Pre-registered cars are vehicles which have been registered by the dealer or manufacturer to themselves (so not a customer) but have not been sold.  What the dealer is doing is called self-registration and this is usually done to boost sales figures on quarterly or annual results even though the cars have not actually been sold to bona fide third parties.  The cars then sit around on the garage forecourt or in storage facilities and can still be around months later unsold.  They are often offered for sale with a decent discount if they are models which are really not shifting and so for the customer, this could be a chance to bag a bargain says Show Plates Express – a UK based Number Plates Company

Industry commentators have been watching this trend for a number of years now as the number of pre-registered cars is on the rise and is distorting the true picture of motor sales in the UK according to the Society of Motor Manufacturers and Traders (SMMT).  The SMMT is very careful to distinguish in their reporting between monthly registrations with the DVLA rather than ‘sales’; it is the latter category which includes pre-registered cars – not really sales at all.  But this might not matter to the consumer who, if they don’t care about the number plate issue or having the latest model, could bag themselves a zero mileage car at a swingeing discount.

Why are cars pre-registered to hit sales targets?

The car business is one very competitive marketplace.  Manufacturers set targets for franchises, monthly, quarterly and annual and based on these figures, the factories will produce enough cars to service this ‘demand’ and hence generate a profit.  This target setting filters right down to local car showrooms and individual salespeople.  So what are the implications if targets are missed?

If targets are missed in the UK market, there can be huge financial penalties imposed by the manufacturer’s Head Office.  It is not uncommon therefore for dealers nationwide to pre-register what amounts to thousands of cars just to avoid the implications of missing their target.

What implications are there for consumer apart from the discounted price?

The car salesman may be keen to tell you that you are basically getting a new car at a great price but, in fact, a pre-registered car is not a new car.  This might not matter if the mileage is very low or zero and the price is good but the customer should be aware of exactly what they are buying.  There may be a very small amount of mileage on the vehicle as it could have been used for test drives or moved around from one dealership to another but a pre-registered car is most certainly a used car.  Here are some of the fine distinctions and why this does matter:-

  • The car was originally registered to the manufacturer or the dealership so they will be the original owner of the vehicle listed on the logbook or V5C so the consumer will be the second owner. This may not matter if you keep the car for a long time but if you want to sell it quickly then the car will have a lesser value with two previous owners than if it had just had one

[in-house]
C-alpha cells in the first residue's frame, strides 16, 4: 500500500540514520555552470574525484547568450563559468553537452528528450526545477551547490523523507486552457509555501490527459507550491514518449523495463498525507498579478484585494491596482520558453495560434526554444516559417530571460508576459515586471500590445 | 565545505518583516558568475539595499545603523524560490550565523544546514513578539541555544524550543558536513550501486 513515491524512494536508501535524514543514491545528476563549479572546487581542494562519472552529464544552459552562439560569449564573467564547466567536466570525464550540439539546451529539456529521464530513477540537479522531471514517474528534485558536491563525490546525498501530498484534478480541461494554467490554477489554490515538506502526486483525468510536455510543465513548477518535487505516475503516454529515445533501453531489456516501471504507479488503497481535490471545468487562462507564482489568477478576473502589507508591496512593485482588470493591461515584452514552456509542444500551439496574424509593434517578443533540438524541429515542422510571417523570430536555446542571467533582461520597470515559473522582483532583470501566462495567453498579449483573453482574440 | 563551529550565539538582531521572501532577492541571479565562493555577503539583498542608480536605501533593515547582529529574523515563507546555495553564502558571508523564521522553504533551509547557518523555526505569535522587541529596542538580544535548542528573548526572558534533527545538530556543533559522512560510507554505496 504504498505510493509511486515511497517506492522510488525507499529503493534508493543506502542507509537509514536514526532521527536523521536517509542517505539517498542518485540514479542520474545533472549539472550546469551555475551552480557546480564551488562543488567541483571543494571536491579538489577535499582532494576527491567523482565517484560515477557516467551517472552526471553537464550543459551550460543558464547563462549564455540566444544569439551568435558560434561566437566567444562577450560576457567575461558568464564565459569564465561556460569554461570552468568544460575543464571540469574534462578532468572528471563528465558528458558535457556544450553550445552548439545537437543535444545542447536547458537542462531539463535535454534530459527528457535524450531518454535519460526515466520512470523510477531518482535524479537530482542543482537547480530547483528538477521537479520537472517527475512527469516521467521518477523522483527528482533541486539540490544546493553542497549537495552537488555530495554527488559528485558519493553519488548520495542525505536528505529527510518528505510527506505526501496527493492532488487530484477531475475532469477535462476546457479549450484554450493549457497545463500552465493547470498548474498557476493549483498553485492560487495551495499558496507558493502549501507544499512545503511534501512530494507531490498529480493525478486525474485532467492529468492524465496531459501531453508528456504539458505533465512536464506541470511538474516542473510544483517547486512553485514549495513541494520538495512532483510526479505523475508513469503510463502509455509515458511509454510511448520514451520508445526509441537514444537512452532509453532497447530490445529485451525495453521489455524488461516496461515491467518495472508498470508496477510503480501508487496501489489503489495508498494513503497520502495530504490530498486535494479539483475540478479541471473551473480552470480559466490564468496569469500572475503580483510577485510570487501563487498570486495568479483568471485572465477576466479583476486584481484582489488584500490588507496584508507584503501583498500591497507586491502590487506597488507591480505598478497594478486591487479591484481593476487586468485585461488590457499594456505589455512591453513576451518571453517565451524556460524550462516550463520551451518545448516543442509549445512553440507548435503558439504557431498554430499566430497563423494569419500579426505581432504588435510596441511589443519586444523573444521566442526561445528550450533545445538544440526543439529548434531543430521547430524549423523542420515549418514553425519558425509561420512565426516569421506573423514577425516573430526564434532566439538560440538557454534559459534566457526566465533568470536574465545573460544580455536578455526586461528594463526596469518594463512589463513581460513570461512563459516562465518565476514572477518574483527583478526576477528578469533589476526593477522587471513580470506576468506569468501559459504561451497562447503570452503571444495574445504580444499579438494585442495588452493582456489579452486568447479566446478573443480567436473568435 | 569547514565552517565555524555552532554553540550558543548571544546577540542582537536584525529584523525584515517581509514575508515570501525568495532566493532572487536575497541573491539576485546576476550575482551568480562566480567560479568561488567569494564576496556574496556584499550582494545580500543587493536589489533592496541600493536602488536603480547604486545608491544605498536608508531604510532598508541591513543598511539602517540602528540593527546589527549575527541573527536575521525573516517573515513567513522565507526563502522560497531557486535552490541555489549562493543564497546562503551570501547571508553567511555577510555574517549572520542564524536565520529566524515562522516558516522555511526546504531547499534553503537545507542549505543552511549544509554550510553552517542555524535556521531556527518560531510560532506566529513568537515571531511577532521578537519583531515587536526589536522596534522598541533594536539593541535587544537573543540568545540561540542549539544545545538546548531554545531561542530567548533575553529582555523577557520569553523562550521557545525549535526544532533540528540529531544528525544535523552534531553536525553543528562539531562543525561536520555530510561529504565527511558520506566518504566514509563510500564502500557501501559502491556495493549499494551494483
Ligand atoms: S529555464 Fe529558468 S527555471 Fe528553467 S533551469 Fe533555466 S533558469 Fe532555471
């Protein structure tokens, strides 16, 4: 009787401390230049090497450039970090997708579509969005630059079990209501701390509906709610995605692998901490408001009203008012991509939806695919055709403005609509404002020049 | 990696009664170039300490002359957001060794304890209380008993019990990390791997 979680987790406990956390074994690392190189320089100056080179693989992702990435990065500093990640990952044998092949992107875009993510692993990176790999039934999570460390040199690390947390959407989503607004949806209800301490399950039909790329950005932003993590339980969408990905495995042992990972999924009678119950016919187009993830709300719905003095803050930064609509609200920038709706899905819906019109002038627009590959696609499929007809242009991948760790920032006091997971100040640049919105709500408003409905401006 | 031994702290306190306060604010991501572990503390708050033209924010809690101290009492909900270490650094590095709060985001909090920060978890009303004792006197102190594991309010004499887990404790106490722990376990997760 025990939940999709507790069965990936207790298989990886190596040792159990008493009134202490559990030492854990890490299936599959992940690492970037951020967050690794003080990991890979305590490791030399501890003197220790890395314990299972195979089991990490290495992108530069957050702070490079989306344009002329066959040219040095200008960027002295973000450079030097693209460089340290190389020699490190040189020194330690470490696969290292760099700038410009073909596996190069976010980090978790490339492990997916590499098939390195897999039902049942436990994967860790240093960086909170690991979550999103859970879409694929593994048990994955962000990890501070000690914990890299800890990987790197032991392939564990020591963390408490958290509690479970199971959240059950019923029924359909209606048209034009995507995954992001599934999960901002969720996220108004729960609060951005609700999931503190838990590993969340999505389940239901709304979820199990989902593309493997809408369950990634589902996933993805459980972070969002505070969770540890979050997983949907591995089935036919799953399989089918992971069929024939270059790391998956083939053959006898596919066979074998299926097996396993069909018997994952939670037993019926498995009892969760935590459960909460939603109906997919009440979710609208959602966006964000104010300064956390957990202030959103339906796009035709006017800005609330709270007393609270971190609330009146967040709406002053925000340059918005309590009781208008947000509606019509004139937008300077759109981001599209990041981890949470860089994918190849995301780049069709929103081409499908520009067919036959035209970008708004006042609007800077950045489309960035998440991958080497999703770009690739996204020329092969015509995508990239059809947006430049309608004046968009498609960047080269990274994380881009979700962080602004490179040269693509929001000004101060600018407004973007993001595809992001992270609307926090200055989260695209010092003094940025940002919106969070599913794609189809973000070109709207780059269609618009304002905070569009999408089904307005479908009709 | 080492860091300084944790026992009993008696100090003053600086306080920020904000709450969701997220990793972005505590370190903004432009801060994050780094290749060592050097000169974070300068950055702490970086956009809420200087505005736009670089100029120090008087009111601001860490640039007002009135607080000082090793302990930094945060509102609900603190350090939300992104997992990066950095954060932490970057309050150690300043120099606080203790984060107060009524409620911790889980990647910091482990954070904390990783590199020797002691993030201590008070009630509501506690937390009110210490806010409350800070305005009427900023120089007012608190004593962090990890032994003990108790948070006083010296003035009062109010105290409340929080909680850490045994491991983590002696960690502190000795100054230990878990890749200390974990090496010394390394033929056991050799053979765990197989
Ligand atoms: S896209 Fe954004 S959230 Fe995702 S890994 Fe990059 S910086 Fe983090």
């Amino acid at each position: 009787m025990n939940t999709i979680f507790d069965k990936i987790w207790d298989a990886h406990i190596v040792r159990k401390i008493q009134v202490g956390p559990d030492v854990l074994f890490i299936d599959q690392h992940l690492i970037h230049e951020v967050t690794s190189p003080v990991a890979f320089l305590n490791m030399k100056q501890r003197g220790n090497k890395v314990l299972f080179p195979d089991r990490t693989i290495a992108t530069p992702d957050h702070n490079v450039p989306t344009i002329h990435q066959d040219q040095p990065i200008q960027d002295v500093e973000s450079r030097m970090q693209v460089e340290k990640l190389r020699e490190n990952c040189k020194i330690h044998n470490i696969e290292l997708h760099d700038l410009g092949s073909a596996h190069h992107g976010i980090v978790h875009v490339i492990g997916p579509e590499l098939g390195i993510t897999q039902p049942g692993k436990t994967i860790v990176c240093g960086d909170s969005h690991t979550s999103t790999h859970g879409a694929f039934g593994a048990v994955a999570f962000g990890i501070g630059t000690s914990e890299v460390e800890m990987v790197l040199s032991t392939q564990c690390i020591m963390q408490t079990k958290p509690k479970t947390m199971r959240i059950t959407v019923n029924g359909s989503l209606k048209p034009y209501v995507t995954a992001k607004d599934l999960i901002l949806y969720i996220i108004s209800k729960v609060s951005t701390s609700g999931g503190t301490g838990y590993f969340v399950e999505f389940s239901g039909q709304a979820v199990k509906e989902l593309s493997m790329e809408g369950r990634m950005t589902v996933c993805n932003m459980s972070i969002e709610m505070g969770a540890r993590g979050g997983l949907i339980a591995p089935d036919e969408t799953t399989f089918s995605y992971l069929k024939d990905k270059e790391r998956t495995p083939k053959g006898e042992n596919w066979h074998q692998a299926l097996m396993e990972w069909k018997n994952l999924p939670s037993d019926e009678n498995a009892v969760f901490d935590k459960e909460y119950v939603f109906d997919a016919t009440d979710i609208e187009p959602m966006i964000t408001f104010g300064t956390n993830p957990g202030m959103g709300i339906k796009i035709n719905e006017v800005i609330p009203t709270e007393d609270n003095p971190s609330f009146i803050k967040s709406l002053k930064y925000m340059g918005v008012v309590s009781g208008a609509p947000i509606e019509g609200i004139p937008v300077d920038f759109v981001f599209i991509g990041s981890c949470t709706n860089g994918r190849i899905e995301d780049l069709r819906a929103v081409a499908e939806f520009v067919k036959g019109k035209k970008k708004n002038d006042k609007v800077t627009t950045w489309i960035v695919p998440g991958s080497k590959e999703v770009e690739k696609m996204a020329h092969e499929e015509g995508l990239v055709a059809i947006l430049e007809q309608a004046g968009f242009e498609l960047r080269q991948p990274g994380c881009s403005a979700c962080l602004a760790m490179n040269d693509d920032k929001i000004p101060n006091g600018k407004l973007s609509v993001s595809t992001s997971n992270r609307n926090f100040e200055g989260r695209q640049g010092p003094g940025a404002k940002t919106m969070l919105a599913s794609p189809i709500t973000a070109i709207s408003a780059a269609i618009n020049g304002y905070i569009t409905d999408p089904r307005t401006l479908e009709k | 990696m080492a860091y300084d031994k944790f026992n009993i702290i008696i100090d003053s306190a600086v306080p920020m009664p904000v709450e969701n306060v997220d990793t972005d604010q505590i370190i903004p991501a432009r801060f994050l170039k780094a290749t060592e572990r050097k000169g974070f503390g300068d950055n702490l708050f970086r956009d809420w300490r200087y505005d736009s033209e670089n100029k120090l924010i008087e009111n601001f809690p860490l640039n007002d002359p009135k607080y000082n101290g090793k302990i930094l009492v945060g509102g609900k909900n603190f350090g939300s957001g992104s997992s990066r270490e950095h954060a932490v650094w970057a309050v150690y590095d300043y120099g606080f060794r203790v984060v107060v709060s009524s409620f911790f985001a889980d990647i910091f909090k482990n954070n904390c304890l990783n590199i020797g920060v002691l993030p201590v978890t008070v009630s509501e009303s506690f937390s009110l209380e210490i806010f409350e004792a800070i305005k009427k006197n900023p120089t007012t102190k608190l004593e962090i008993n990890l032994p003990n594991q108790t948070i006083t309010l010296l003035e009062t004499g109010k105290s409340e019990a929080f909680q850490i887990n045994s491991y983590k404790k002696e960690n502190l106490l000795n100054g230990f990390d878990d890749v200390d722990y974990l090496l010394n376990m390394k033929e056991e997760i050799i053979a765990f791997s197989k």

• The manufacturer’s New Car Warranty will have started from the date of registration and so if the vehicle has been sitting in a compound for ten months then the purchaser will lose nearly one years worth of warranty cover, easy to overlook when you think you are buying a new car
  • Breakdown cover for the warranty period will also be reduced as the warranty period has actually been running whilst the car has been sitting in a secure compound somewhere
  • Pre-registered cars are usually the older models in a range. When the cars are updated, dealers and showrooms always struggle to generate interest in what is old effectively old stock even if they are zero miles or just have a tiny mileage and so these cars are classic candidates for pre-registration
  • If you are enthusiastic about deals and rates you see advertised online or in the press, then bear in mind that a pre-registered car is not a new car although to all intents and purposes it may seem like one. This means that attractive interest rate deals will not apply and if a deposit contribution is offered by the dealership towards a new car, then a pre-registered car may not qualify for this either.  So although the advertised cash price on the car maybe a few thousand cheaper, if you take it on finance then this probably will not be reflected in the monthly payments

What kind of financial benefit should you receive on a pre-registered car?

The depreciation of a new car in the first year of its life is eye-watering and so you should expect to see a serious discount offered on a pre-registered vehicle and its sale price should be nowhere near the new car price.  The dealer may argue that condition is ‘as new which is probably true but this doesn’t affect the real value of the car.

The constant push from manufacturers to sell more and more cars is squeezing car dealers ever tighter so this means that there is a glut of pre-registered cars and this has probably just got a whole lot worse with Covid-19.  It can be a real bargain time for a savvy car buyer if you are not worried about having the latest model or gadget.  However, it is always worth comparing the true picture with a pre-registered car with the offers available from the dealership on brand new models.  New car deals are always really attractive so it will to some degree depend on whether you want to keep the car long-term or not and how much of the warranty has expired and ultimately, how good the price is.

What impact will Brexit have on the motor industry pre-registering cars?

At this stage, no-one really knows and actually, Coronavirus is likely to have or already has had a bigger impact on car sales than Brexit probably ever will.